Common Higher Education Infractions
- Has your college, university or institute violated or revoked one of your constitutional rights?
- Has a higher education institution stolen your intellectual property and claimed it as their own?
- Were you the victim of an on-campus crime that was not handled properly or in a legally responsible manner?
- Has your higher education institution breached or failed to comply with its contractual obligations to you?
These are just some of the many ways that higher education law can come into play when things go wrong, and there always many other factors to consider as well. Depending on whether your college or university is private or public, and the state laws that protect such institutions from lawsuits – you may or not have a case. The only way to know for sure is to call for a free consultation that will help you to figure out your next steps.
Higher Education Law in Georgia
Higher education simply refers to colleges, universities and institutions that offer education beyond a high school diploma. While there is no particular subcategory of law that deals strictly with higher education, there are many aspects of the law that pertain to higher education. Joseph J. Steffen Jr. is a Savannah local who specializes in this arena. Whether you’re a student, parent of a student, or an employee – Joe is available to answer questions about legality within Georgia’s higher education system.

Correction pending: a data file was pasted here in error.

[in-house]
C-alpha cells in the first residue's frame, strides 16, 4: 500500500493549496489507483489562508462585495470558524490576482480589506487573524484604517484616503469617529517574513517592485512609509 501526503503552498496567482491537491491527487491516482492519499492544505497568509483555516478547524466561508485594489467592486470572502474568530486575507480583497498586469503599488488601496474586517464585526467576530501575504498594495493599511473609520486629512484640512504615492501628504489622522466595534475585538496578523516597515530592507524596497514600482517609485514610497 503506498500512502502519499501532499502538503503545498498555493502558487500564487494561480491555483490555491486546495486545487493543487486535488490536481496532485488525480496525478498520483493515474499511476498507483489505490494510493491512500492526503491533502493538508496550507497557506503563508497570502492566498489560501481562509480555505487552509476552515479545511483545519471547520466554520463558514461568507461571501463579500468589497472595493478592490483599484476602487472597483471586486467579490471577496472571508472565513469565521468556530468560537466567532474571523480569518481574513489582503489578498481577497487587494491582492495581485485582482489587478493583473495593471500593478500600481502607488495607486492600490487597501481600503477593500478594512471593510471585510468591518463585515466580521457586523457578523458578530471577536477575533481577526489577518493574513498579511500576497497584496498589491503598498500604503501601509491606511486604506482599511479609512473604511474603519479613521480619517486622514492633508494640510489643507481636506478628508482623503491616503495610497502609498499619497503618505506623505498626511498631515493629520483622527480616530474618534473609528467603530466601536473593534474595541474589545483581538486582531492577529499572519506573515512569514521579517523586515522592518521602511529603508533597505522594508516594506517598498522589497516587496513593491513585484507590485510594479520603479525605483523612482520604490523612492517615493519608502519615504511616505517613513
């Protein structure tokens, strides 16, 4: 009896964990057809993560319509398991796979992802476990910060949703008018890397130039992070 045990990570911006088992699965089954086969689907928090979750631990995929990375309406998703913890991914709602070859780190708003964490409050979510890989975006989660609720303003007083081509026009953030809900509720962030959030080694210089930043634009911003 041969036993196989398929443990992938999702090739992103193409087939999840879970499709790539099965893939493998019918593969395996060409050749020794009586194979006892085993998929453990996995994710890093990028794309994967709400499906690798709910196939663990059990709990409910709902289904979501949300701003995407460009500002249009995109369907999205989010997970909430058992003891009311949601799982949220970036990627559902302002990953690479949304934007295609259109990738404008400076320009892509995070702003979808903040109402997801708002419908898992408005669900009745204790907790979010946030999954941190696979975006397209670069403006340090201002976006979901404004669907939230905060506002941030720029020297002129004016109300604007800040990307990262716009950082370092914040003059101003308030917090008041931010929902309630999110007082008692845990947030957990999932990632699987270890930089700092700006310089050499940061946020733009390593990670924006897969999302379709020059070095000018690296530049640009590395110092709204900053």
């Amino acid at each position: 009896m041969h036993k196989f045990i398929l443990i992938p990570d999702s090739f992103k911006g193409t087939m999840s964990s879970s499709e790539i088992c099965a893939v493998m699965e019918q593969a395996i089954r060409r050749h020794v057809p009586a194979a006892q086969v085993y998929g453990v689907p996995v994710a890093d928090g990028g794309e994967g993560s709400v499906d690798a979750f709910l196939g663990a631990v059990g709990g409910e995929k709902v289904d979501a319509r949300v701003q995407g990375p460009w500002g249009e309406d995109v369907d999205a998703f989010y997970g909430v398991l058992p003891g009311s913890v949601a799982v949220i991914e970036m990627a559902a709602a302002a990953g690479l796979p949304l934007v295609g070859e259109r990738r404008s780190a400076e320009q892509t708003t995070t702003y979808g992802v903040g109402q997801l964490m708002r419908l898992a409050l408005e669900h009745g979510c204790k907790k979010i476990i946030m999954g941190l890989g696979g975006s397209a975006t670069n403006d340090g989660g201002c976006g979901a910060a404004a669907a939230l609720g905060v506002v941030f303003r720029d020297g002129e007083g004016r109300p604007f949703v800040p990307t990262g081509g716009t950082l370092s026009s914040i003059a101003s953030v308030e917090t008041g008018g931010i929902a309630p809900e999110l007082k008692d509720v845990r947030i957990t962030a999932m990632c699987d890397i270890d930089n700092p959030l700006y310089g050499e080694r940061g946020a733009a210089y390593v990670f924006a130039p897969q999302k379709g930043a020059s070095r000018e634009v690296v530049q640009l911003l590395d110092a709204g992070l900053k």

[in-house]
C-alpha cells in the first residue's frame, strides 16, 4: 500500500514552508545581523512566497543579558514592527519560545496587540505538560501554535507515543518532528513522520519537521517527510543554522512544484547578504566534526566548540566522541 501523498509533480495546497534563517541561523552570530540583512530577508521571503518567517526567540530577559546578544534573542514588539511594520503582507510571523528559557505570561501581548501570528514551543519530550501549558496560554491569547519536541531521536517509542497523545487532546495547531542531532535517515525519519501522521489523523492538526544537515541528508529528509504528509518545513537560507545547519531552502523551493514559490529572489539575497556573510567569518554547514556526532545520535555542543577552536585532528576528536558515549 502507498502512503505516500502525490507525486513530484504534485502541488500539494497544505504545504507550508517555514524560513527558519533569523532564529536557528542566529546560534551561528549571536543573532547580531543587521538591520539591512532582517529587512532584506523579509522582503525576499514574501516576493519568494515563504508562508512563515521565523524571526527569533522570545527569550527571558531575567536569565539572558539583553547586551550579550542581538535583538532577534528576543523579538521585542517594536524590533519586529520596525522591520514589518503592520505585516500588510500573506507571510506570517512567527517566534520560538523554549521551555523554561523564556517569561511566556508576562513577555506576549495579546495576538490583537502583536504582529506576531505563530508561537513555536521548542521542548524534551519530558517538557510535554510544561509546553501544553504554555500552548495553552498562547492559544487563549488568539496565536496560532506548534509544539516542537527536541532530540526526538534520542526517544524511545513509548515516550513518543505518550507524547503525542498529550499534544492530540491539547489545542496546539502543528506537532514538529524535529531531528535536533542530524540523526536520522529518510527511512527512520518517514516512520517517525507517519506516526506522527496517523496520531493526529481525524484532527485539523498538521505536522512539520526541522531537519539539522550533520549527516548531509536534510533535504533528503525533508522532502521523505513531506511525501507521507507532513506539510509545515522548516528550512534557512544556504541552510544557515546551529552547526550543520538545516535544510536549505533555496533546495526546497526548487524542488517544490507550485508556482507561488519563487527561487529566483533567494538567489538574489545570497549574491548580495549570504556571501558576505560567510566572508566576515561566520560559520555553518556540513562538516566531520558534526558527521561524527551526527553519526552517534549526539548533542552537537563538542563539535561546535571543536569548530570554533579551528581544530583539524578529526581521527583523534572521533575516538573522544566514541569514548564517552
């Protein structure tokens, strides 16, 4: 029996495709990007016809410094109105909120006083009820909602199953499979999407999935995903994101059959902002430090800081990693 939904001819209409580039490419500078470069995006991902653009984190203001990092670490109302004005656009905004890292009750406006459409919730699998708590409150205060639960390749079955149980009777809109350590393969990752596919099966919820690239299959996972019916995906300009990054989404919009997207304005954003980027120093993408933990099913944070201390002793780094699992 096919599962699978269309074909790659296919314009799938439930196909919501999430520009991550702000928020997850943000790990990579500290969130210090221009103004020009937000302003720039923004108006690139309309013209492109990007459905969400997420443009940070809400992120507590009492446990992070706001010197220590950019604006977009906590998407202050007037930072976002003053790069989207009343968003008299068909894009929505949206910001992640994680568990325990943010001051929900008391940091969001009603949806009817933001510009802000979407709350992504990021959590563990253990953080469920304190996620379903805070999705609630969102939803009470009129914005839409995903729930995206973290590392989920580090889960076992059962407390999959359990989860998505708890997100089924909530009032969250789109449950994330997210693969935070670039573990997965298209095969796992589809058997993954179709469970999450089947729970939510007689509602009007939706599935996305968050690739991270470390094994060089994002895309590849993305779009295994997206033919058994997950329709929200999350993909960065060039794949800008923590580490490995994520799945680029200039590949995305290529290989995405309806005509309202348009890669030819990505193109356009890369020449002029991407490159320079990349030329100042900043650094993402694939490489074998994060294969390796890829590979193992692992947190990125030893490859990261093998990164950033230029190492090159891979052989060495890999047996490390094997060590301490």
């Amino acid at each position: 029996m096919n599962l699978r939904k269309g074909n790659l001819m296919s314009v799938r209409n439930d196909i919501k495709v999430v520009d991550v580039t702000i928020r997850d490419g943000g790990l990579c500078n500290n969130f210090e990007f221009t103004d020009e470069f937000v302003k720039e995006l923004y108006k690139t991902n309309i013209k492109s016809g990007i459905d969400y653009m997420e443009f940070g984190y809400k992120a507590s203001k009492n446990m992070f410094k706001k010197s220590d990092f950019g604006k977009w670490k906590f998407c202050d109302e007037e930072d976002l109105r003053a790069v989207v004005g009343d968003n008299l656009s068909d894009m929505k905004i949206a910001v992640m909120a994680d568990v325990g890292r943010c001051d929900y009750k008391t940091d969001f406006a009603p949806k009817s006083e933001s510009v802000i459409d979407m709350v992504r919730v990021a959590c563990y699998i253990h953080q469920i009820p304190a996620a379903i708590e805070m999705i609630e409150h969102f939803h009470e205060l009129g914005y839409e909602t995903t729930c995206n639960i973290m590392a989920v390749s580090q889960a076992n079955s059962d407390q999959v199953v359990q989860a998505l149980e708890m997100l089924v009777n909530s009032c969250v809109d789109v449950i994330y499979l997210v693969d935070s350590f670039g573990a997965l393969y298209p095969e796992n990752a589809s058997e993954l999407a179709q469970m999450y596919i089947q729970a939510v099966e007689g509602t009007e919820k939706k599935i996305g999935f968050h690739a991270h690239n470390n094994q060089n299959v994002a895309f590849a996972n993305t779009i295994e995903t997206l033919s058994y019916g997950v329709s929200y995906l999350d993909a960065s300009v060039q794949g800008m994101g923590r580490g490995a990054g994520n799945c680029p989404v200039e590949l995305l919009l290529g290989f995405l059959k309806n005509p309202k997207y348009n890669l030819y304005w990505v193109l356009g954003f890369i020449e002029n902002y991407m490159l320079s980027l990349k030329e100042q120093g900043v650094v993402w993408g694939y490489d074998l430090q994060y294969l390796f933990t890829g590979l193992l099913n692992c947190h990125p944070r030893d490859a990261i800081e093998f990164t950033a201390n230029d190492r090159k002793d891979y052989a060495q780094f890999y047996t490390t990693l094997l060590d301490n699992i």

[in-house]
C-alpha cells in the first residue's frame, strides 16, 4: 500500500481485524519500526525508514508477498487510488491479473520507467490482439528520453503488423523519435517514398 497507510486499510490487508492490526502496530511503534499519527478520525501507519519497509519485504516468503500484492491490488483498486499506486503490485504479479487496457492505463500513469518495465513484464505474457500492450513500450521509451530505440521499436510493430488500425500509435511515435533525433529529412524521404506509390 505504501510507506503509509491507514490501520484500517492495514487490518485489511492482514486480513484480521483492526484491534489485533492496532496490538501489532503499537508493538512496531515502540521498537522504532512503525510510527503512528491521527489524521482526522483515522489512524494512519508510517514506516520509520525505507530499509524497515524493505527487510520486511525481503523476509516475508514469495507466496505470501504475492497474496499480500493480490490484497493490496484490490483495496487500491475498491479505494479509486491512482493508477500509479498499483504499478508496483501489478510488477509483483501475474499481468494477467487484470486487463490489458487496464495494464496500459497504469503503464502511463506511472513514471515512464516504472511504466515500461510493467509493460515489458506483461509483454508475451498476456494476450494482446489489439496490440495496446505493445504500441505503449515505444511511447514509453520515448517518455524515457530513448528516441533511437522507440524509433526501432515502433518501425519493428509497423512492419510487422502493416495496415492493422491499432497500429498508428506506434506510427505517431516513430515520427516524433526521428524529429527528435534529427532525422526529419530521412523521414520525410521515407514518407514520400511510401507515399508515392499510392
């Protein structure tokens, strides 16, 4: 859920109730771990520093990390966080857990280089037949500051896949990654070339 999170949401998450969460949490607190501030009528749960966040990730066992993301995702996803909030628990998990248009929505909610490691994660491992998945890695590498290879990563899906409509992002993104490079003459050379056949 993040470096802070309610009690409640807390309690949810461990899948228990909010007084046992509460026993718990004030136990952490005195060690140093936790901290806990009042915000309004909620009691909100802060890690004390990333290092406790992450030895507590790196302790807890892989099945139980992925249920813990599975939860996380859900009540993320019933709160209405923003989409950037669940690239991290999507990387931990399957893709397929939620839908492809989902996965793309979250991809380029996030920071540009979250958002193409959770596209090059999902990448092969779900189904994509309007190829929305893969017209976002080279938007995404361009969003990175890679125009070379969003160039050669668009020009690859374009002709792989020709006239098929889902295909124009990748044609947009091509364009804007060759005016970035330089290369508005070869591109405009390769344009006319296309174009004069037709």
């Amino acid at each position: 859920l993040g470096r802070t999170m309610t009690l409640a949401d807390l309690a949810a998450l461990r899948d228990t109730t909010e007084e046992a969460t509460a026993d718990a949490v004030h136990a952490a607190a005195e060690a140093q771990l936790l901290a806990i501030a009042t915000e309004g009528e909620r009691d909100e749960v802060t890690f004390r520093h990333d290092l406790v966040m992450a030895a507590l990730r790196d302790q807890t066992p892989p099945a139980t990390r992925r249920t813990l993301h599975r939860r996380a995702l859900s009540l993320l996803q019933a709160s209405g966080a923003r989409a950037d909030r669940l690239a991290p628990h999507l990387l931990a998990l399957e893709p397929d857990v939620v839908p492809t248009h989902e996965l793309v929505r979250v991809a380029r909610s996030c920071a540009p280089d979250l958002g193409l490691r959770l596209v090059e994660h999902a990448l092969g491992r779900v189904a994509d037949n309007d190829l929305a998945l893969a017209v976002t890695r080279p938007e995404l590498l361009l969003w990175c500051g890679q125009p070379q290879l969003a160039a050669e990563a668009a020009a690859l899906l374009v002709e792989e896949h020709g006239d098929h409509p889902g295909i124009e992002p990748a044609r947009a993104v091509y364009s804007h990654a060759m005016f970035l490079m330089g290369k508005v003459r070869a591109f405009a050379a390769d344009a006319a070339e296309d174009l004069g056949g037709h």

Student Rights in Higher Education
- No college, university, or institution has the right to interfere with a student’s rights as a citizen or resident of the United States.
- All students have a right to fairness, meaning that any institutional decisions made in regards to the students cannot be arbitrary, capricious, or random.
- Colleges, universities, and institutes are not required to disclose the additional rights that are given to students according to their own codes and bylaws
Essentially this means that, as a student, you have rights accorded to you by your school in addition to those given to you by the American Constitution. Though many schools detail student rights in a ‘handbook’ or similar document, higher education institutions are not required to disclose all of those student rights to you. If you feel you have been wronged by your college or university, the only way to know if your accusations have legal bearing is to consult an attorney who can determine if those actions were legal.
Contacting me is the first step to finding out if you have a case. Consultations are always free.